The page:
In celebration of LSUP’s 80th anniversary the staff selected 80 of our most memorable titles. Adding to our “Around the Press in 80 Books” blog series, Senior Designer Michelle Neustrom writes about Shaking Up Prohibition in New Orleans: Authentic Vintage Cocktails from A to Z.
Imagine going through your long-deceased grandmother’s artwork and coming across a paper-clipped manuscript from the late 1920s titled “Letters from a Shaker.” Inside are twenty-six pen-and-ink illustrations—one for each letter of the alphabet—and accompanying each letter is a typed poem and one or more cocktail recipes. The vivid drawings depict drunkenness and debauchery and . . . wait . . . your grandmother is the illustrator!
Well, that is exactly what happened to Gay Leonhardt. In 1978, Gay inherited loads of her late grandmother’s original artwork and papers. She kept them in storage for thirty years before moving them to her basement about a decade ago. Not long after, her basement flooded and she frantically removed all the artwork from the boxes. That’s when she discovered this manuscript written by Olive Leonhardt and Hilda Phelps Hammond.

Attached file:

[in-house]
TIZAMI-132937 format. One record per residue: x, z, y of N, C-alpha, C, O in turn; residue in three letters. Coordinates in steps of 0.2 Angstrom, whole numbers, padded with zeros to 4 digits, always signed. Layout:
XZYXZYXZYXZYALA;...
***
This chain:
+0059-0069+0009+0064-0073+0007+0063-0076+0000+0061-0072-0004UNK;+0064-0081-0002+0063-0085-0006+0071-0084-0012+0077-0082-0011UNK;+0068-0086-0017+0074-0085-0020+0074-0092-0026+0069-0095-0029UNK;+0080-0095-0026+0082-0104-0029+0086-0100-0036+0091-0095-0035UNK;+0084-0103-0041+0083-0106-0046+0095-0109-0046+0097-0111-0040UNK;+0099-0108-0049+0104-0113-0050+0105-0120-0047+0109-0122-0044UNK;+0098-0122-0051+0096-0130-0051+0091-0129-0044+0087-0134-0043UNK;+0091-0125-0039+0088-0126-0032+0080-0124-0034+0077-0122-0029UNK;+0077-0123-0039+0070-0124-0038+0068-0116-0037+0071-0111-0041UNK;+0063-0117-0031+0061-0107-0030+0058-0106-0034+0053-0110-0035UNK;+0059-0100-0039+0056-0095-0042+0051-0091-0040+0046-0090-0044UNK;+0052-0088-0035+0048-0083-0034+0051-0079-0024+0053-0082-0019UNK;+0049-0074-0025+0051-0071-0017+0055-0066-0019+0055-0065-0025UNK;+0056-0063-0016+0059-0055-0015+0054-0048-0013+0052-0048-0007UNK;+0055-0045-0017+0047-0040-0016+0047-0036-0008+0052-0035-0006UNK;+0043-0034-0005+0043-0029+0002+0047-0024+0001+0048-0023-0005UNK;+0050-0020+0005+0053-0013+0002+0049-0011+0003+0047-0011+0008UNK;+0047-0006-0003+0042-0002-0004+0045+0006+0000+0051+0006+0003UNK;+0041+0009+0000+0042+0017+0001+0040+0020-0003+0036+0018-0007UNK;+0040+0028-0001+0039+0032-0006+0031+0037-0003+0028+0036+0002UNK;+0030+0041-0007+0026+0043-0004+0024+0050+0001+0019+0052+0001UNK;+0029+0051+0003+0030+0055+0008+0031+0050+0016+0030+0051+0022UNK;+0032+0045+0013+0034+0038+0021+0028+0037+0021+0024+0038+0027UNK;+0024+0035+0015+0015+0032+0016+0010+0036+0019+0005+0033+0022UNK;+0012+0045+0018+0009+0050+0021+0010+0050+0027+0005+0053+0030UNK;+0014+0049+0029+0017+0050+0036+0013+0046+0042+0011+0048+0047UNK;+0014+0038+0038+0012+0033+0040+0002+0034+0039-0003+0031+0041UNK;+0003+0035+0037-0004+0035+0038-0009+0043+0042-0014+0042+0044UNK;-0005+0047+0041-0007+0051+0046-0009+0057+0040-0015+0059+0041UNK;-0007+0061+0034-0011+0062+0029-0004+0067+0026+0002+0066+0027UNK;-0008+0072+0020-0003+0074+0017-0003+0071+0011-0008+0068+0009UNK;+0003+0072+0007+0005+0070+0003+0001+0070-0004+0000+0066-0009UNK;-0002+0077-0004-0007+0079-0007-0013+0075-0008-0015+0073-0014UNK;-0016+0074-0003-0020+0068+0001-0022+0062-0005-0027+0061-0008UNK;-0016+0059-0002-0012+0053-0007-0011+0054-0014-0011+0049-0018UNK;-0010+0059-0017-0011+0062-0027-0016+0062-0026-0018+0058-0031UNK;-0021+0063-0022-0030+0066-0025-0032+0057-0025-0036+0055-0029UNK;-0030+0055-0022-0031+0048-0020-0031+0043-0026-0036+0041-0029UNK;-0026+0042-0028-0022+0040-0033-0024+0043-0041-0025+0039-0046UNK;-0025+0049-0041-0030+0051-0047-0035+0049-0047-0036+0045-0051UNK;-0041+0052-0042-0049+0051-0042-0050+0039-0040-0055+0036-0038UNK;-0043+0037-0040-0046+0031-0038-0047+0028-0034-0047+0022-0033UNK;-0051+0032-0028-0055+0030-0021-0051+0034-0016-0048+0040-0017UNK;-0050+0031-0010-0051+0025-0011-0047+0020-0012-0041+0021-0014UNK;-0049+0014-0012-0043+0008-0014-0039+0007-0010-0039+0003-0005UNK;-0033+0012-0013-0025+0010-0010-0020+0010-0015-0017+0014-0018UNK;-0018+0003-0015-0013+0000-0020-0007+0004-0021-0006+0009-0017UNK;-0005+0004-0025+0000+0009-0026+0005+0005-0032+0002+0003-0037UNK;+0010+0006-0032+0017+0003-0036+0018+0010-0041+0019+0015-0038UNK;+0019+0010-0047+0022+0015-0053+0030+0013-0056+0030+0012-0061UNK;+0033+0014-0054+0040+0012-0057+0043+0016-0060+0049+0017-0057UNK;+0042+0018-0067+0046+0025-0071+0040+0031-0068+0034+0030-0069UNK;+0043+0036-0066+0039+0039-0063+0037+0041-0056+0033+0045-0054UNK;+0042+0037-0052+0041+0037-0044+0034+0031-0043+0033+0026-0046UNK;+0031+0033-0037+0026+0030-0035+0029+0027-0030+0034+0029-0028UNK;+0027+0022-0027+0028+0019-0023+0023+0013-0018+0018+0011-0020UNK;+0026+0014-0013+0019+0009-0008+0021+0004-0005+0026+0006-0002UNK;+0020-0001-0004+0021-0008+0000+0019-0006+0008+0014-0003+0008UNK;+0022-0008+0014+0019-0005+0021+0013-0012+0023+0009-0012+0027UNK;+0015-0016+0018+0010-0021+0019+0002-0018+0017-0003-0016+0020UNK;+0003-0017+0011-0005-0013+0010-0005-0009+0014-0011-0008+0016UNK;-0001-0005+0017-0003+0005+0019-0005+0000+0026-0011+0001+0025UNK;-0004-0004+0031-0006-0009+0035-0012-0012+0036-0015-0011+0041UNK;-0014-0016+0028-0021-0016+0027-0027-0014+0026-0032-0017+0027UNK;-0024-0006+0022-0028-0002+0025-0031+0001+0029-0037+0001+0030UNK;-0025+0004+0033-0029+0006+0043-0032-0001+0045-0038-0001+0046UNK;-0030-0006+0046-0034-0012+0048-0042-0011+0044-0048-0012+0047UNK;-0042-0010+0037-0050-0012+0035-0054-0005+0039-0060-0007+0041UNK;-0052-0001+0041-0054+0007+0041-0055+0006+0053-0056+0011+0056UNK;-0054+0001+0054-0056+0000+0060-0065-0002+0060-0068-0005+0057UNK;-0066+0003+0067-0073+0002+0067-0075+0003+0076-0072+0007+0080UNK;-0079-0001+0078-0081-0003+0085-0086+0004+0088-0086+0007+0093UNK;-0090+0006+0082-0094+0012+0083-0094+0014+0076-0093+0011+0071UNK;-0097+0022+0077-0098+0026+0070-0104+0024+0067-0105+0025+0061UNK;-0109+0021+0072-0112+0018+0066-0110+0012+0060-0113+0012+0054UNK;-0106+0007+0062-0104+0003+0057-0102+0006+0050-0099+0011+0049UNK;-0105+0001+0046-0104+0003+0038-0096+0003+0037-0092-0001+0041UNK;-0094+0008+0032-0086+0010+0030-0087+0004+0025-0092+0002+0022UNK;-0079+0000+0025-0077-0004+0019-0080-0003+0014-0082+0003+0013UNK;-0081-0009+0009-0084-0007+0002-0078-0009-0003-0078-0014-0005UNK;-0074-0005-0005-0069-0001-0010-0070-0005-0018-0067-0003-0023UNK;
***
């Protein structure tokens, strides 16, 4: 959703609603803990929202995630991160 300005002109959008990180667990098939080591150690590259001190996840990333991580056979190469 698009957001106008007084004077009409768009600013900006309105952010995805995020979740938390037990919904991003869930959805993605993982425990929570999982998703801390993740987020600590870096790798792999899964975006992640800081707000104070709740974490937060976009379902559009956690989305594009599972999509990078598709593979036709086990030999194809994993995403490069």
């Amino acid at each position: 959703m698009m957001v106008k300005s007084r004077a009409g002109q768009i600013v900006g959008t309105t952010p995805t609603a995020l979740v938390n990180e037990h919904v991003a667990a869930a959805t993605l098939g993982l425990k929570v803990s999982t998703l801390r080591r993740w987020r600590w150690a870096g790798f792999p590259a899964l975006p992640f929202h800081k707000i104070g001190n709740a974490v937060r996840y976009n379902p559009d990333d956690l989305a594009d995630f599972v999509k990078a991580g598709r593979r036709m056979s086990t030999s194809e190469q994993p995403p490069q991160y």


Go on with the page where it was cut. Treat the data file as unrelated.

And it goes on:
After doing some digging, Gay discovered that both Olive and Hilda attended Newcomb College, worked together in the New Orleans suffrage movement, and moved in the same social circles. They were both considered independent, outspoken, and well-read. Olive was an established artist, and Hilda was a natural leader with a master’s degree in English. At some point in late 1929 or early 1930, they collaborated to create this humorous look at Prohibition. The poems and illustrations poke fun at drunkenness, prohibition, doctors prescribing alcohol, drinking games, speakeasies, hangovers, homemade brew, and social norms. The recipes they included require quite an extensive list of alcoholic ingredients. It’s certainly ironic this collection was written during Prohibition, but it must not have been too challenging to obtain liquor in the Big Easy.
Olive and Hilda most likely never intended to publish this work; it was just something fun to do, a creative outlet. One can only hope that they shared the drawings at a party with close friends and made some of the forbidden cocktail recipes. Now, eighty-five years later, Shaking Up Prohibition in New Orleans has been published by LSU Press for all to read and enjoy. So grab a copy and shake up your favorite speakeasy-era cocktail. Cheers Olive and Hilda!
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